X99Lynx at aol.com
X99Lynx at aol.com
Sun Feb 7 19:30:03 UTC 1999
<<It would be the equivalent of untold numbers of
random versions of, say, German that were tried
and dropped before getting a version that survived.
(And then immediately starting the process all over again.)>>
In a message dated 2/7/99 9:17:50 AM, proto-language at email.msn.com replied:
<<This is exactly what happens when a child begins to learn
his language. Many sounds are produced which
native speakers do not recognize, and they are corrected.>>
I think this response raises an issue that's very important
to our understanding of what causes change in language.
Earlier in the thread, DLW had said that he was not referring
"not to individual words but to language."
As the note above says, early learning of sound making in a baby
is probably the closest we come to an "evolution" model in language.
(This kind of behavior is called "operant behavior" and
follows the paradigm R>S, instead of the reflexive Stimulus> Response.
As in biological evolution, the random response precedes the stimulus,
and its reoccurence will depend on the external consequences.
B.F. Skinner specifically analogizes this kind of learning to evolution and
Obviously this process of change (baby first learning to make sounds)
is quite different from the language changes of historical linguistics.
Grimm's Law demonstrates they are not random, but follow rules.
The operant/evolutionary model would yield p>f, p>g, p>x, p>o, p>z, etc.,
in no particular order. If something were retained, because of some
success in the specific environment, say p>f, then the process should
immediately begin again: f>a, f>b, f>c, etc. Being random, there should be
no limitation on what sound comes next.
But because we find in IE that *p>p often enough over a long enough time
to know that language structure does not operate this way.
Phonemes are a lot easier to randomly mutate than biological organisms.
Yet, we find sound rules being much more conservative than the history of
biological change. In the time period that p*>p, there have been
much more than a 100 million new species generated
by random mutation. Yet, the number of times /p/ has been vocalized
unchanged in that period has been has been huge. Once again, phonemes
and grammar rules are easier to mutate than organisms,
so why don't they mutate more than organisms.
Evolutionary change is not the main force at work here.
It's also important to distinguish between evolution
as a system of change and the laws of genetics.
To repeat, the number one consequence of biological evolution is diversity.
If evolution had stopped at the first sign of life, we would all still
be pretty much single cell organisms right now. (No offense to any
single cell organisms on the list.)
The laws of genetics (inheritance of traits) however conserves forms.
It is most basically a source of the continuity we see in short
term biology. It would have kept us all single cell organisms, reproducing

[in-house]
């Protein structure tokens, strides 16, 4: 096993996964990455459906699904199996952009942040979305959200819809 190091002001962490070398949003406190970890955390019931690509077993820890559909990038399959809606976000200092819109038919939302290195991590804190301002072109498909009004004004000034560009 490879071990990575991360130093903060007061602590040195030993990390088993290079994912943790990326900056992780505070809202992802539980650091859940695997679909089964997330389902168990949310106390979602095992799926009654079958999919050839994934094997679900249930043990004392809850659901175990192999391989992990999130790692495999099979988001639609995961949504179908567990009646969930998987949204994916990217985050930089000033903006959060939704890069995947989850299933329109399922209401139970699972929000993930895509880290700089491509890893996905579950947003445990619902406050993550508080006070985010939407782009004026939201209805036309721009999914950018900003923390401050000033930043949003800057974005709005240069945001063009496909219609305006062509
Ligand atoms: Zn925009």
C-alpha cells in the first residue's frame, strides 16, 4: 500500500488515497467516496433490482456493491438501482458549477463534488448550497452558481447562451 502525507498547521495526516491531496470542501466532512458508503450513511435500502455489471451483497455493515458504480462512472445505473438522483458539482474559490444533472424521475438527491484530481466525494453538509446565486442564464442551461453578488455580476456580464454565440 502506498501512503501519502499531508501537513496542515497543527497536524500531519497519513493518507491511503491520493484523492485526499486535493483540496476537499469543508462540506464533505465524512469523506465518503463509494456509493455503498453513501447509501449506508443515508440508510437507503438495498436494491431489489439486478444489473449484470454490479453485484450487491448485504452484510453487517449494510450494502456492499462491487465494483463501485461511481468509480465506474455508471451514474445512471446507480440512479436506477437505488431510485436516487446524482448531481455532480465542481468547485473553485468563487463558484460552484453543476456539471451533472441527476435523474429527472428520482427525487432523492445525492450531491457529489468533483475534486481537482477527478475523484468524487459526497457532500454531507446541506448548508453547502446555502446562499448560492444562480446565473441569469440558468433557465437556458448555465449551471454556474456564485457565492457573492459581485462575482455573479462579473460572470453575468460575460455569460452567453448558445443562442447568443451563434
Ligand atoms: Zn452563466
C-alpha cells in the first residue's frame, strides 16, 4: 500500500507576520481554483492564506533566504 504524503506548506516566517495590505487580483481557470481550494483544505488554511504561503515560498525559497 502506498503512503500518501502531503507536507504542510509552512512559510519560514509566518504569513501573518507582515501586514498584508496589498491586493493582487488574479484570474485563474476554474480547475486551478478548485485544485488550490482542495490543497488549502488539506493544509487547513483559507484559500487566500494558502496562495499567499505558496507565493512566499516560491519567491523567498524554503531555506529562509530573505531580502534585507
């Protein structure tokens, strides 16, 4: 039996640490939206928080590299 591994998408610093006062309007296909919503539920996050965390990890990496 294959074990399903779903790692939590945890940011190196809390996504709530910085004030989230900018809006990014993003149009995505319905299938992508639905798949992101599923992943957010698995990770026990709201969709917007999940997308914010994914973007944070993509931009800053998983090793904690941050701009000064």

by mitosis, if it had its way. (There are mechanisms for change
within the laws of genetics, but they are narrowly limited. E.g., sexual
reproduction allows hybridization.)
Evolution (which by the way created the laws of genetics) breaks those
laws every time it creates a new species.
The quintiessential phonemenon addressed by the study of IE is not blooming
diversity. Obviously, this study centers on the extraordinary persistence
of structure over thousands of years. And even when it studies change,
those changes are observed to follow forms that are decidedly uniform
and persistent. (E.g., p*>f.)
For someone like myself, growing up in NYC, the vagaries of language
are no surprise. Heck, there was a different language spoken on every
block. The basic surprise that started IE and remains its prime focus
is the amazing continuities and conservation of forms in these
In this sense, the work of the historical linguist is like the
Mendelian geneticist who tracks the genotype through time.
And not at all like the evolutionist who must explain the
implausible existence of the platypus or, better yet, sulphur
metabolizing organisms that live at 500 degree F temperatures
under enormous pressure and who may outnumber
the total population of all organisms on the earth's surface.
One deals with the conservation of forms. The other with
the lack of that conservation, sometimes in the extreme.
<<That was my point with saying that culture and language are Lamarckian.
There is intentionality that guides them.>>
Proto-language at email.msn.com replied:
<<Sorry, I disagree. There is simple accretion of changes
but no overriding intentionality.>>
I don't know what you mean by "overriding". But otherwise this
statement is so demonstrably wrong I don't even know how to address it.
<<but at any given moment in time, the object of evolution is
to ensure reproduction and continuance of the organism.>>
If you mean this in some religious sense, I respect it.
In a scientific sense, it makes no sense. Evolution insures nothing.
<<I think a very strong argument could be made for
the uselessness of all organisms.>>
I feel that way some days, too. But we do get over it.
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